With nearly 50 million housing units likely to be built if Africa is to meet its current housing deficit, demand for paint and coatings, ceramic surfaces, wallpapers, wood flooring, marble, stone, bathroom furnishings, brick, sanitary ware and tile is likely to grow and so will the utilization of titanium dioxide.
In Nigeria alone, an estimated $800,000 is spent every year on ceramic, kitchen, bathroom, sanitary, marble and stone products according to Elan Expo, which organized the Ceramica West Africa 2019.
Growth of the ceramic industry globally has been credited for driving the rising use of titanium dioxide despite emerging market and environmental issues around the production and continued use of the chemical, which is also a popular ingredient in the making of products such as plastic, paper and pharmaceuticals.
But with the cost of titanium dioxide having more than tripled in the last eight years, what options are available to ensure the manufacture of high-quality paint and coatings products to support the anticipated urban infrastructure and housing boom in Africa?
During this year’s Coatings Group-organized East African Coatings Congress (EACC) in Nairobi, it emerged the price of and demand for TiO2 is likely to remain high largely because the chemical is still a preferred ingredient in the manufacturing process of various products required by the building and construction industry.
“The market of cheap and plentiful titanium dioxide is clearly over and there is every indication that over the medium and long term TiO2 prices will climb further and production facilities will be put under continuing close scrutiny, which adds up to a revival of interest in white mineral extenders that can be used as partial replacement for TiO2,” said Andrew Pleeth, who spoke at the EACC on behalf of China Mineral Processing, which for more than three decades has been producing Snowhite and Snowpaque, high white fine particle-sized structured calcined kaolins used as extenders in the paints and coatings industry.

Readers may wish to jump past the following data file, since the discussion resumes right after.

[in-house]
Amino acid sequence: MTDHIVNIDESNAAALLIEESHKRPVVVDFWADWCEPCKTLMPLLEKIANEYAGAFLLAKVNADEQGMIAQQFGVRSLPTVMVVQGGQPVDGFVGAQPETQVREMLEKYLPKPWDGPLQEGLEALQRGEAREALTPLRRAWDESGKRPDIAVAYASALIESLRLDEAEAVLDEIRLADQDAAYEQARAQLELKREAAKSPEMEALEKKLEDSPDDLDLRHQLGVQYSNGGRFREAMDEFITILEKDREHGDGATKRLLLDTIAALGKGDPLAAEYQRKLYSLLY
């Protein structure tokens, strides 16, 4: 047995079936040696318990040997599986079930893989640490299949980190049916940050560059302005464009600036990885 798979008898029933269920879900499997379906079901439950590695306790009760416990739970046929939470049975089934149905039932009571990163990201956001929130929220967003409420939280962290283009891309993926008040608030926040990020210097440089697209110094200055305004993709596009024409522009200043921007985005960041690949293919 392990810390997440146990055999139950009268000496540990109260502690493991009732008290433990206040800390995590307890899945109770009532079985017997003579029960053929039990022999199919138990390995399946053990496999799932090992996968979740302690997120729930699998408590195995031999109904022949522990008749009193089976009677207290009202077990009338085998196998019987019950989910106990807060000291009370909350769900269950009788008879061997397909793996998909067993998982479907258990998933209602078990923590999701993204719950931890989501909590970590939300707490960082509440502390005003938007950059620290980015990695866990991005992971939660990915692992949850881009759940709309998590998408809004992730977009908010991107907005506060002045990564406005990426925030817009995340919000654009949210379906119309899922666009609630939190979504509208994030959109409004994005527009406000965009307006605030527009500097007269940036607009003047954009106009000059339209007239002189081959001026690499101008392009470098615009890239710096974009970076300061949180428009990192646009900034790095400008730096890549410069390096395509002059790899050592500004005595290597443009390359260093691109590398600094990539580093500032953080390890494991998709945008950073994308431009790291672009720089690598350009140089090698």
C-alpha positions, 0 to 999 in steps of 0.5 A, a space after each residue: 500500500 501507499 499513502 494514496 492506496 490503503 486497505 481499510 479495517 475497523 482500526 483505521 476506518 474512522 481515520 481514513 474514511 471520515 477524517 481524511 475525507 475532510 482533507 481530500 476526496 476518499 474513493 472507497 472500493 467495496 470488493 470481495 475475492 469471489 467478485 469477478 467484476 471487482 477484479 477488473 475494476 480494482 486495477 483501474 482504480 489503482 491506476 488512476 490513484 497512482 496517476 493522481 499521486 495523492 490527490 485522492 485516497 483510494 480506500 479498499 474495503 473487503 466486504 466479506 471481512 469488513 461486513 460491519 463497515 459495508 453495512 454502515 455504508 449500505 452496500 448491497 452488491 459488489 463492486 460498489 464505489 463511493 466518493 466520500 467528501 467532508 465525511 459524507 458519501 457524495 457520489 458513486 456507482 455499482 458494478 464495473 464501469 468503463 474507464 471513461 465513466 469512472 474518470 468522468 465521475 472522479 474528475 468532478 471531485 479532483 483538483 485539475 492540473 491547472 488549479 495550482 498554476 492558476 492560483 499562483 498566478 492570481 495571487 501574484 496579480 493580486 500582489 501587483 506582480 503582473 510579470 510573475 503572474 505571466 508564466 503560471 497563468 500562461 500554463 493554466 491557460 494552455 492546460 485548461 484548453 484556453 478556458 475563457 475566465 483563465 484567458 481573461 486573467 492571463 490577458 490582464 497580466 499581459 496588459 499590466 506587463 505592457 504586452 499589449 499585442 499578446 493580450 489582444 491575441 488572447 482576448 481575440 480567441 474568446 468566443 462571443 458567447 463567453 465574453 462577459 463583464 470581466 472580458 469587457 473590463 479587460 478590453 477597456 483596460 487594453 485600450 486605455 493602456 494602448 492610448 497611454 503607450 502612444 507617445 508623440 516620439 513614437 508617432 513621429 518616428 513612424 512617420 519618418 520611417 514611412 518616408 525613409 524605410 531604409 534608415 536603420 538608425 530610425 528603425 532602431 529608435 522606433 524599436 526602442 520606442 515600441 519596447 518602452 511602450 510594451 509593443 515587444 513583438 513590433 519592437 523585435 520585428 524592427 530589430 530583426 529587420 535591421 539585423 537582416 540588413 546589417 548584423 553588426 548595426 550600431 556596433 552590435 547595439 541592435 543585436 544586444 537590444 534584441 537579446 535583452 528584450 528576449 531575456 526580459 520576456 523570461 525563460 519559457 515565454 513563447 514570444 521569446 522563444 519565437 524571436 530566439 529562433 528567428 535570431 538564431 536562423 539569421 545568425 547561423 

The use of TiO2, which some analysts separately predict will experience a compound annual growth rate of more than four percent by 2023, “is due primarily to its important physical characteristics which are high refractive index, high opacity, chemical inertness and high brightness,” he said.
In fact, Pleeth said paint and coating manufacturers have previously explored alternative fillers and extenders to mitigate TiO2 supply shortages, which in the past pushed up the price of the chemical. But they found out not all alternatives meant to match the standard TiO2 extension “are pure white, and even those that have good whiteness still cannot match TiO2 for opacity or hiding power,” he said.
“Two properties appear paramount when considering alternatives to standard TiO2; opacity and color,” he added.
He told EACC participants it is TiO2’s opacity and hiding power that attracts paint and coating manufacturers to it. Pleeth said the opacity has “the light-scattering ability of a pigment” which is characterized by refractive index, particle size and particle-
In decorative paint, Pleeth said, opacity is “the ability of the paint film to prevent light from interacting with the substrate and is achieved when all incident light is reflected back i.e. scattered or absorbed.”
“Light scattering occurs when light changes direction by refraction or diffraction.”
Two of the known ways that opacity can be achieved is through the high refractive index with the use of TiO2 and Dry hiding that comes from the air voids, he added.